The Foundation’s Executive Director, Neeshan Balton said, “While the anger and deep sense of disappointment at Clicks is valid,  the tactic of using violence and intimidation to express this anger cannot not be condoned. Our response to issues of racism must not undermine our collective responsibility to uphold the Constitution of South Africa. We have a responsibility to build the institutions developed to adjudicate on issues of racism and hate speech, just as much as we have to mobilise society to speak out against all issues of racism and bigotry.”

“It is our collective duty to challenge racism where it manifests. Whether it is at schools, in the workplace and in this case, through imagery. But acts of vandalism only mean that nothing gets built and diverts from the core issue, which is institutional racism. Eradicating institutional racism requires working with organisations and companies to ensure that they not only understand the issues at hand, but know how, and remain committed to changing policies, structures and procedures to comply with anti-racist values,” said Balton.

 “We would however, like to commend South Africans for ensuring that the issue remains a talking point and we hope that the strong condemnation of the advert is translated into meaningful action against racism within the retail and advertising sector as a whole.” Balton concluded

2. Assault of Ma Mkhonza

The Ahmed Kathrada Foundation is angered and appalled following the severe assault of an Ekurhuleni woman last week. Khabonina Mkhonza, a domestic worker for the Muller family for over 20 years, has opened a case of assault against Christiaan Henrico Muller (28) after he reportedly attacked her in what appears to be a blatantly racially motivated incident.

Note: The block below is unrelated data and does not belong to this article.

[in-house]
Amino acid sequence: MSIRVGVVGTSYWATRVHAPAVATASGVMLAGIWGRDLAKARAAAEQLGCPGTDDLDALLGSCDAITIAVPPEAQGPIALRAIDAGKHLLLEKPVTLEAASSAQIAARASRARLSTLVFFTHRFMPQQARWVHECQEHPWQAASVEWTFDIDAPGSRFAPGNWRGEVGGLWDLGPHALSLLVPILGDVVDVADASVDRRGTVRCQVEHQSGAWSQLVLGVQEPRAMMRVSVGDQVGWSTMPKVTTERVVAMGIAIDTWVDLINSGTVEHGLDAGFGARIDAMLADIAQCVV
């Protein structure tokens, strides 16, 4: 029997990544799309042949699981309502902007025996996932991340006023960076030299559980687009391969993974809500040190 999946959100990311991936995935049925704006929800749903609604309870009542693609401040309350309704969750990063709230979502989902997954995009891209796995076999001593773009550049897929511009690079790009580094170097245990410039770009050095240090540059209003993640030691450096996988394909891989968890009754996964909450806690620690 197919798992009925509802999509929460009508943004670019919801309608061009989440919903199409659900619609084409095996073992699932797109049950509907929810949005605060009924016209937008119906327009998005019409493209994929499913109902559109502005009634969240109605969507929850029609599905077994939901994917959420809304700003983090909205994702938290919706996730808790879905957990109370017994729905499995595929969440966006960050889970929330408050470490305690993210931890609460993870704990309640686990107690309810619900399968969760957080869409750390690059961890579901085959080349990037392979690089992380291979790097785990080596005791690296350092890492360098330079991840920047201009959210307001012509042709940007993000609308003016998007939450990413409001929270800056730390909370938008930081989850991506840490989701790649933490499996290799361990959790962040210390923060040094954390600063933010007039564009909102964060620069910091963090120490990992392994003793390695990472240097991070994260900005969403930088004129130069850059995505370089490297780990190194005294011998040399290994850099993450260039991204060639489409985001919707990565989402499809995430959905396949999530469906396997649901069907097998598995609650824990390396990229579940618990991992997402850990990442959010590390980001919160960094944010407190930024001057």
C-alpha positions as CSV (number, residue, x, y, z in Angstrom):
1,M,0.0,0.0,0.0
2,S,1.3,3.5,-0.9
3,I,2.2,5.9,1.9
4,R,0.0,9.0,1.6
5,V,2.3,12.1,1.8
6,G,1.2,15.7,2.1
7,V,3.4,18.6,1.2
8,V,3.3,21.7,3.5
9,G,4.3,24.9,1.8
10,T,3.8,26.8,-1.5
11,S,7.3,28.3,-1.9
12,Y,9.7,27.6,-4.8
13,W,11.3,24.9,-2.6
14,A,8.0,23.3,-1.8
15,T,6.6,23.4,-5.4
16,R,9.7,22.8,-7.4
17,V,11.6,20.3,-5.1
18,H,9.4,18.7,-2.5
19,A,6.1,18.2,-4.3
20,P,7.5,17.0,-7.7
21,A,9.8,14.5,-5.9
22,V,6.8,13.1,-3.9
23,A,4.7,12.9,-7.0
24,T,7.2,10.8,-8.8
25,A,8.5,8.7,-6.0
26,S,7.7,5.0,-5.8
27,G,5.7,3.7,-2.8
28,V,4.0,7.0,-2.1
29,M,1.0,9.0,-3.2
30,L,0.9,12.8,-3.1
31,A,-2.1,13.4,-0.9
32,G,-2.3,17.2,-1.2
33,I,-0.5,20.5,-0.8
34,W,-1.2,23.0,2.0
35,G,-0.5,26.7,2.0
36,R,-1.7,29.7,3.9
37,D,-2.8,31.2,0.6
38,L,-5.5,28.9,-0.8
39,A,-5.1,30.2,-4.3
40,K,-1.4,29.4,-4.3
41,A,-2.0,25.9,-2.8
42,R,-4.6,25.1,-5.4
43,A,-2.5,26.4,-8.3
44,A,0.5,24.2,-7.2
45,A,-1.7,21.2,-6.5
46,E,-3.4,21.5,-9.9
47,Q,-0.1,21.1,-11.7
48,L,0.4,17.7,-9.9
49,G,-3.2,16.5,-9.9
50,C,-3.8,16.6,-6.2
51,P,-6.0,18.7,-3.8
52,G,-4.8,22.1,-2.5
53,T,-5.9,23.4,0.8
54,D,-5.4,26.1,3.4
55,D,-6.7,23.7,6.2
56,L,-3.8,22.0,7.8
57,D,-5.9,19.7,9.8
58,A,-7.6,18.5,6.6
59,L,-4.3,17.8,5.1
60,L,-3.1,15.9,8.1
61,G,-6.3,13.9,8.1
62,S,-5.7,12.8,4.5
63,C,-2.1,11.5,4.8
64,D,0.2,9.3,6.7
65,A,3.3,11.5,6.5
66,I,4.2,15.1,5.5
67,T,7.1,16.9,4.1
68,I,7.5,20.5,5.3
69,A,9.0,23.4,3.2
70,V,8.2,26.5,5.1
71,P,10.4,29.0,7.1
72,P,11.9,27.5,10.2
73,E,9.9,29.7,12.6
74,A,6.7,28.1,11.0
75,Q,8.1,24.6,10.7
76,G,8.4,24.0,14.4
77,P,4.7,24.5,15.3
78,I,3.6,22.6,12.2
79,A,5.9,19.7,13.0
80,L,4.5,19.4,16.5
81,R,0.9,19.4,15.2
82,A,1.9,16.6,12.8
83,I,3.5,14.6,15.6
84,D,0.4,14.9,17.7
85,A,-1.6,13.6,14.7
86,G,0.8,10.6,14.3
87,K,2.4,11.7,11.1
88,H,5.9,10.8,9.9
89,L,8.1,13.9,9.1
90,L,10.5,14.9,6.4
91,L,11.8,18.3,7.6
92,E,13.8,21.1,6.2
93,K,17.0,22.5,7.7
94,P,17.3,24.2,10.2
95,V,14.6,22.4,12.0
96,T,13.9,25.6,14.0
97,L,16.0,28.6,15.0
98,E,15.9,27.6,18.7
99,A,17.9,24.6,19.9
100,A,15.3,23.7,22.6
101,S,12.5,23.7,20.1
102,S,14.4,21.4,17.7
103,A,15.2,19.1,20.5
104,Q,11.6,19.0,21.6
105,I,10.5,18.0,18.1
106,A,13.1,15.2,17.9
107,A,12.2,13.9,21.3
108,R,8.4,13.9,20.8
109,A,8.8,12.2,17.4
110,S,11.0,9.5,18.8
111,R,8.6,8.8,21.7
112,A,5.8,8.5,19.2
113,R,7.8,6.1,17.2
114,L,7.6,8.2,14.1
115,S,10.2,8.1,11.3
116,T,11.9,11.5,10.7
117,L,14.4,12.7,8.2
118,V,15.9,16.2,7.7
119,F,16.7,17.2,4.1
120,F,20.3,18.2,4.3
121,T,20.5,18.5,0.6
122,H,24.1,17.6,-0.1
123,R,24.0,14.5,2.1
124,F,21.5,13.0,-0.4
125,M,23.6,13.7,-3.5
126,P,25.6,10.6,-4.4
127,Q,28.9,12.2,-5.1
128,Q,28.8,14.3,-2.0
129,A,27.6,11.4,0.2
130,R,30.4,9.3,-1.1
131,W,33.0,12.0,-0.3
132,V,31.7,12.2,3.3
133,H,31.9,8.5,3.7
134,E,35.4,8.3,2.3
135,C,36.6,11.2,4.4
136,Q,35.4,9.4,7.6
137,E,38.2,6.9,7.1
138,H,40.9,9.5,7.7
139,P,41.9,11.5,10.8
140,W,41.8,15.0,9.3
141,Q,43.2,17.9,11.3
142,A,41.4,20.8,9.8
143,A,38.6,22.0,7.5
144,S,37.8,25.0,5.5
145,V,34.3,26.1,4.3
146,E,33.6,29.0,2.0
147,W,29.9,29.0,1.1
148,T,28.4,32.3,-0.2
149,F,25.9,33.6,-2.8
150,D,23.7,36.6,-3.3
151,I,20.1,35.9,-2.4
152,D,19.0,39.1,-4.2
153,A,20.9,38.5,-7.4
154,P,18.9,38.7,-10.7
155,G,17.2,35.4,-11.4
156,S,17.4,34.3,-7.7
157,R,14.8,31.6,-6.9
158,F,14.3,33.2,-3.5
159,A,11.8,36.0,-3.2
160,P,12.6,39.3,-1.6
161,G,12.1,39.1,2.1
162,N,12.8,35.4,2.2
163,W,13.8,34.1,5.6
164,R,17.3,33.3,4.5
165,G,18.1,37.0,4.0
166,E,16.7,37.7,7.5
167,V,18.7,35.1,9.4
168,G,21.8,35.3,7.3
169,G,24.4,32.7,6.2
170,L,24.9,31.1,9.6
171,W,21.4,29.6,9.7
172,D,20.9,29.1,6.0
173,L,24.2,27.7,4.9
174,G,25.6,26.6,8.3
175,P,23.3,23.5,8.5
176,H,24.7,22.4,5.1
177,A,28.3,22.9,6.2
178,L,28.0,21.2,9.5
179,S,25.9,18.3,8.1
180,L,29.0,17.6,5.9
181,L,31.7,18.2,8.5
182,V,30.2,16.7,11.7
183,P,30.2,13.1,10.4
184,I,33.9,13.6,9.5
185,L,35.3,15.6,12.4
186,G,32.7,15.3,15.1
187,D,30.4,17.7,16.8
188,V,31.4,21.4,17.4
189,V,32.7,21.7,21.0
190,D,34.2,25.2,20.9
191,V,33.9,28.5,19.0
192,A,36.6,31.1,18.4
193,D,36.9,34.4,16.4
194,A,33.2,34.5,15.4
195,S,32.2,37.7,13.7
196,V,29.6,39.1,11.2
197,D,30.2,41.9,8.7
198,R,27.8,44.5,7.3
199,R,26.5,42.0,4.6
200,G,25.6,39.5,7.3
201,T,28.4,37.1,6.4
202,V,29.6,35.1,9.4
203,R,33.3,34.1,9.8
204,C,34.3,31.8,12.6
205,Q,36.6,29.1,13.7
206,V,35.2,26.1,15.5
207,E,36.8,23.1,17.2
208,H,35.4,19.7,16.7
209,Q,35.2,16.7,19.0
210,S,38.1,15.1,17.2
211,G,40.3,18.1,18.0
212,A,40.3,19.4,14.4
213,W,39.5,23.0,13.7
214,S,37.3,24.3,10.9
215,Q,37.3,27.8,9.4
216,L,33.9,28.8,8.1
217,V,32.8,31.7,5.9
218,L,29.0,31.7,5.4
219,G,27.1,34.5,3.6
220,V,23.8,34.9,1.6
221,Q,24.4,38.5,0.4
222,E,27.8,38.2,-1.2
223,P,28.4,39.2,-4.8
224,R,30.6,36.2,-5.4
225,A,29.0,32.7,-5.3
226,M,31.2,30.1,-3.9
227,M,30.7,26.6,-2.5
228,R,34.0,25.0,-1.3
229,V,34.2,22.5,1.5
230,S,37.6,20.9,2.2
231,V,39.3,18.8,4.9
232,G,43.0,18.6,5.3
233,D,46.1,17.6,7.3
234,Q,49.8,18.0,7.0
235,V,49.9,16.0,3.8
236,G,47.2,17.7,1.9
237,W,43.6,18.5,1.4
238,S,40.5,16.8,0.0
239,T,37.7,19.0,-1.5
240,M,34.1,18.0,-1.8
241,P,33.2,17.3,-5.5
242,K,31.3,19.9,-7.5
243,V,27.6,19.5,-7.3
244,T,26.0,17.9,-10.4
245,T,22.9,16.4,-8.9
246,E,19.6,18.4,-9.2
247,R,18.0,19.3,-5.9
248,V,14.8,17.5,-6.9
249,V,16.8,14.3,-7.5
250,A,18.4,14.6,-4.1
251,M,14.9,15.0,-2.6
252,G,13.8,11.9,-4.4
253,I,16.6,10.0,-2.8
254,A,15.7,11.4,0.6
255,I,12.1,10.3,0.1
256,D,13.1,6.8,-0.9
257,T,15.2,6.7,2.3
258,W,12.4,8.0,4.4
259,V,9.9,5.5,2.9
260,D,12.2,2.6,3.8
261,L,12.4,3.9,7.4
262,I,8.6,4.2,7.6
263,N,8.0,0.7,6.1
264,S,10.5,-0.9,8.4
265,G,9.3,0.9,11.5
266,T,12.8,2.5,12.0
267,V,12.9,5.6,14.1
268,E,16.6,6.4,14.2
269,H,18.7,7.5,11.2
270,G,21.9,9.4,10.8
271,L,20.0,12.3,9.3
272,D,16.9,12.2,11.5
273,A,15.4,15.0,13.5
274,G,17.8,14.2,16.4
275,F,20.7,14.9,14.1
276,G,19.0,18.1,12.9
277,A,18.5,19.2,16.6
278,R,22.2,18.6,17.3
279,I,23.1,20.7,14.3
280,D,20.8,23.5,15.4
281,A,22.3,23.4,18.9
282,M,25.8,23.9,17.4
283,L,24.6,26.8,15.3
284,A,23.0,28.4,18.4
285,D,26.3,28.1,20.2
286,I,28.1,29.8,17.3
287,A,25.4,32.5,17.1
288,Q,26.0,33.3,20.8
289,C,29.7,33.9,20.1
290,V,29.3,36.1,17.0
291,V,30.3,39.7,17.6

Leslie Muller (57) also faces charges of damage to property as well as intent to cause assault with grievous bodily harm. Both father and son are out on R500 bail each, and appeared before the Springs Magistrate’s Court on September 8. The case has been postponed to October 14 for further investigations.

During an interview with the AKF, 64-year old Mkhonza described how her attacker, whom she practically raised, would often complain to her about the rampant looting and corruption in the country. According to Mkhonza, the young Muller would often attribute the corruption to only Black-African political party leaders.

“His anger only started during the period of the lockdown. I know because every time the President would address the nation about where we were in the lockdown and Covid-19, he would have negative things to say, blaming everything on the President and other party leaders,” explained Mkhonza.

The Foundation has reached out to Ma Mkhonza in solidarity with her following the brutal assault. “We commend her and her family to taking this matter up with law enforcement, refusing to buckle under pressure and subsequent interference,” Balton said.

The AKF’s Executive Director added that following investigations, the perpetrators need to face the full might of the law.